John Stasko

Bio:John received the B.S. degree in Mathematics at Bucknell University in Lewisburg, Pennsylvania (1983) and Sc.M. and Ph.D. degrees in Computer Science at Brown University in Providence, Rhode Island (1985 and 1989). He joined the faculty here at Georgia Tech in 1989, and he is presently a Professor in the School of Interactive Computing in the College of Computing. His primary research area is human-computer interaction, with a focus on information visualization and visual analytics. John is a senior member of the ACM and IEEE. He was named an ACM Distinguished Scientist in 2011 and an IEEE Fellow in 2014. He also received the 2012 IEEE VGTC Visualization Technical Achievement Award. In 2013 John served as General Chair of the IEEE VIS conferences in Atlanta, and he was named an Honorary Professor in the School of Computer Science at the University of St. Andrews in Scotland.

Big Data Visual Analytics: A User-Centric Approach

  • Speaker: Remco Chang, Tufts University
  • Time: Wed, March 9, 11:30 am – 12:30 pm
Abstract: Modern visualization systems often assume that the data can fit within the computer’s memory. With such an assumption, visualizations can quickly slice and dice the data and help the users examine and explore the data in a wide variety of ways. However, in the age of Big Data, the assumption that data can fit within memory no longer applies. One critical challenge in designing visual analytics systems today is therefore to allow the users to explore large and remote datasets at an interactive rate. In this talk, I will present our research in approaching this problem in a user-centric manner. In the first half of the talk, I will present preliminary work with the database group at MIT on developing a big data visualization system based on the idea of predictive prefetching and precomputation. In the second half of the talk, I will present mechanisms and approaches for performing prefetching that are based on user’s past interaction histories and their perceptual abilities.
Remco Chang

Bio:Remco Chang is an Assistant Professor in the Computer Science Department at Tufts University. He received his BS from Johns Hopkins University in 1997 in Computer Science and Economics, MSc from Brown University in 2000, and PhD in computer science from the University of North Carolina at Charlotte in 2009. Prior to his PhD, he worked for Boeing developing real-time flight tracking and visualization software, followed by a position at UNC Charlotte as a research scientist. His current research interests include visual analytics, information visualization, and human-computer interactions. His research has been funded by NSF, DHS, MIT Lincoln Lab, and Draper. He has had best paper, best poster, and honorable mention awards at InfoVis, VAST, CHI, and VDA. He is currently an associated editor of the ACM Transactions on Interactive Intelligent Systems (TiiS) and the Human Computation journals, and he has been a PC and in organizational roles in leading conferences such as InfoVis, VAST, and CHI. He received the NSF CAREER Award in 2015.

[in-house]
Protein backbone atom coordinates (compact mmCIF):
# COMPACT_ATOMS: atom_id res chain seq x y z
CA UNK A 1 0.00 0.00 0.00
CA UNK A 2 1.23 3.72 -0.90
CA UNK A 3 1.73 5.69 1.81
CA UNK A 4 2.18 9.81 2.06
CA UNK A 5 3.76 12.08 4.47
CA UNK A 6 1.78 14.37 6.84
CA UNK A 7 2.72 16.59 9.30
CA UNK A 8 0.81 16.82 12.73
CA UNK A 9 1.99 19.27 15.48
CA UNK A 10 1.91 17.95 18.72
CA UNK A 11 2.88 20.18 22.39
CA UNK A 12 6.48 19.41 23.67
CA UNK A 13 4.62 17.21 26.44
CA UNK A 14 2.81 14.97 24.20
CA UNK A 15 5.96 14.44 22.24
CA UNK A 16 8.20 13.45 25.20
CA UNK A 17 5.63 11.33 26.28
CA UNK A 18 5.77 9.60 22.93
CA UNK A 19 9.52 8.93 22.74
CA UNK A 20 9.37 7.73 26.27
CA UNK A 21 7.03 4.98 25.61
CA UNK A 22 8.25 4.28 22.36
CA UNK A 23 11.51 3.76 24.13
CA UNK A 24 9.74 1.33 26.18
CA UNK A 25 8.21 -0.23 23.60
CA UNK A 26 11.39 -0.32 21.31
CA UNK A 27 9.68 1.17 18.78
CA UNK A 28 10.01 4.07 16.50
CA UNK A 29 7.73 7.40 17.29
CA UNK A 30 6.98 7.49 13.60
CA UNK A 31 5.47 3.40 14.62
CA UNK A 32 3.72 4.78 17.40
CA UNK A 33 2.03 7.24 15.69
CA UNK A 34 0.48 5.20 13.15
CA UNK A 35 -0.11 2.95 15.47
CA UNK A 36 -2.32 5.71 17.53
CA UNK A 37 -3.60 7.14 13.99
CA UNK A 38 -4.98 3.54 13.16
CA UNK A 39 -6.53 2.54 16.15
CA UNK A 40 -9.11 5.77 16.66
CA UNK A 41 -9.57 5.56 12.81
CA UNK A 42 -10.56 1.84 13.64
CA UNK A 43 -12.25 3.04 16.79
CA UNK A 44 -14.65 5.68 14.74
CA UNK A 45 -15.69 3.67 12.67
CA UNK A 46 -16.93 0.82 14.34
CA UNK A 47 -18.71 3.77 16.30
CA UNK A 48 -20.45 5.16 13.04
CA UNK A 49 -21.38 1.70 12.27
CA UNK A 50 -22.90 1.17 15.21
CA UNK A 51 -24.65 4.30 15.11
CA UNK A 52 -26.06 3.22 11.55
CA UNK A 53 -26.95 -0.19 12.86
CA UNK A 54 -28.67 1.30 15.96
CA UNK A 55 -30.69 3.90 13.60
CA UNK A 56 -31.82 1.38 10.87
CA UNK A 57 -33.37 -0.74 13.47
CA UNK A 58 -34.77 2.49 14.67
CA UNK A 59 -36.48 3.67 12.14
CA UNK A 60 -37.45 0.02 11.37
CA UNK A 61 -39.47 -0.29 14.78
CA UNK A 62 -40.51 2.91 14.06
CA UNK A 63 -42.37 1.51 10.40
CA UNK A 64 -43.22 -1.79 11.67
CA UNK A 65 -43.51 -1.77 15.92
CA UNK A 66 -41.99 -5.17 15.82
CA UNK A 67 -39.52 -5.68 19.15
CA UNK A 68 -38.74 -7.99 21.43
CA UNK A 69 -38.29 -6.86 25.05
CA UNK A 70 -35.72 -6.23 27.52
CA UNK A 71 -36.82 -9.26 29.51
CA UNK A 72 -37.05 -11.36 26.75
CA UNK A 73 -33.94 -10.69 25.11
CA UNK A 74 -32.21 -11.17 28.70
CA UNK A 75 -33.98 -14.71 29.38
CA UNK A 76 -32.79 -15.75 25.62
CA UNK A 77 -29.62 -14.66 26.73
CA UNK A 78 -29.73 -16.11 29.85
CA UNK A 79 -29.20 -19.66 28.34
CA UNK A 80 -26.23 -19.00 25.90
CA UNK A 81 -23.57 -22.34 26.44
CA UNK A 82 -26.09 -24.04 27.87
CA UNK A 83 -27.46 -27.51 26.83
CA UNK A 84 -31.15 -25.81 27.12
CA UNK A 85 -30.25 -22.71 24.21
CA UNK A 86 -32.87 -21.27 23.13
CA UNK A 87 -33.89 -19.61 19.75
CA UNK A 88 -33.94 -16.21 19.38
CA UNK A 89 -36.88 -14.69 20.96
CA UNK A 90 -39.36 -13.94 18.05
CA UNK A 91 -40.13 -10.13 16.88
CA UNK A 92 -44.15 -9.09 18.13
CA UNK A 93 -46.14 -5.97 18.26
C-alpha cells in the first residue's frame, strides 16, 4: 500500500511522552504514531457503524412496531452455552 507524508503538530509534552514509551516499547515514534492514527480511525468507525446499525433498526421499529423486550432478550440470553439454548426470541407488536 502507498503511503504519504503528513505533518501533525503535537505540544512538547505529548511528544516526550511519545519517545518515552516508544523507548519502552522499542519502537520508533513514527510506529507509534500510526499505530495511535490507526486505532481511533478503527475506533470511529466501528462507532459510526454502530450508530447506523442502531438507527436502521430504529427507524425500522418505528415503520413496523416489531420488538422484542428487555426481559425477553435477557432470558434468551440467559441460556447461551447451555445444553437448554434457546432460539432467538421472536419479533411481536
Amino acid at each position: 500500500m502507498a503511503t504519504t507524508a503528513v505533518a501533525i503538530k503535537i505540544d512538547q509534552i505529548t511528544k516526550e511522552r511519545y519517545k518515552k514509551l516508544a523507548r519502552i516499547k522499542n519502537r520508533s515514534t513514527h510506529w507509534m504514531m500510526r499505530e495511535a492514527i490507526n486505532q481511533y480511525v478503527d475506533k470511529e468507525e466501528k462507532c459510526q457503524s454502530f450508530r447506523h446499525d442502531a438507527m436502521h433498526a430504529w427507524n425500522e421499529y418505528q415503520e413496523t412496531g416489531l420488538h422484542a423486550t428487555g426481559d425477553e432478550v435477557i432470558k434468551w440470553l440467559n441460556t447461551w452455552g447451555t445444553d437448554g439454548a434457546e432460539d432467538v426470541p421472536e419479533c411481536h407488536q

Process Mining

  • Speaker: Vatche Ishakian, IBM
  • Time: Wed, February 24, 11:30 am – 1:00 pm
Abstract: Everyone’s talking about data these days. People, organizations, and businesses are seeking better ways to analyze, understand, and communicate their data. While a variety of approaches can be taken to this challenge, my own research has focused on data visualization. In this talk, I’ll describe the particular advantages that visualization brings to data analysis beyond other techniques. Additionally, I’ll identify three key tenets for success in data visualization: understanding purpose, embracing interaction, and identifying value. To help support this premise, I will draw upon and illustrate a number of current research projects from my lab and I’ll recount a few anecdotes and experiences that have helped to form my views.

Vatche Ishakian

Bio:Vatche Ishakian is a Research Staff Member in the Service Integration and analytics Group at IBM T.J. Watson Research Center. He Received his Ph.D. degree in Computer Science from Boston University under the supervision of Professor Azer Bestavros.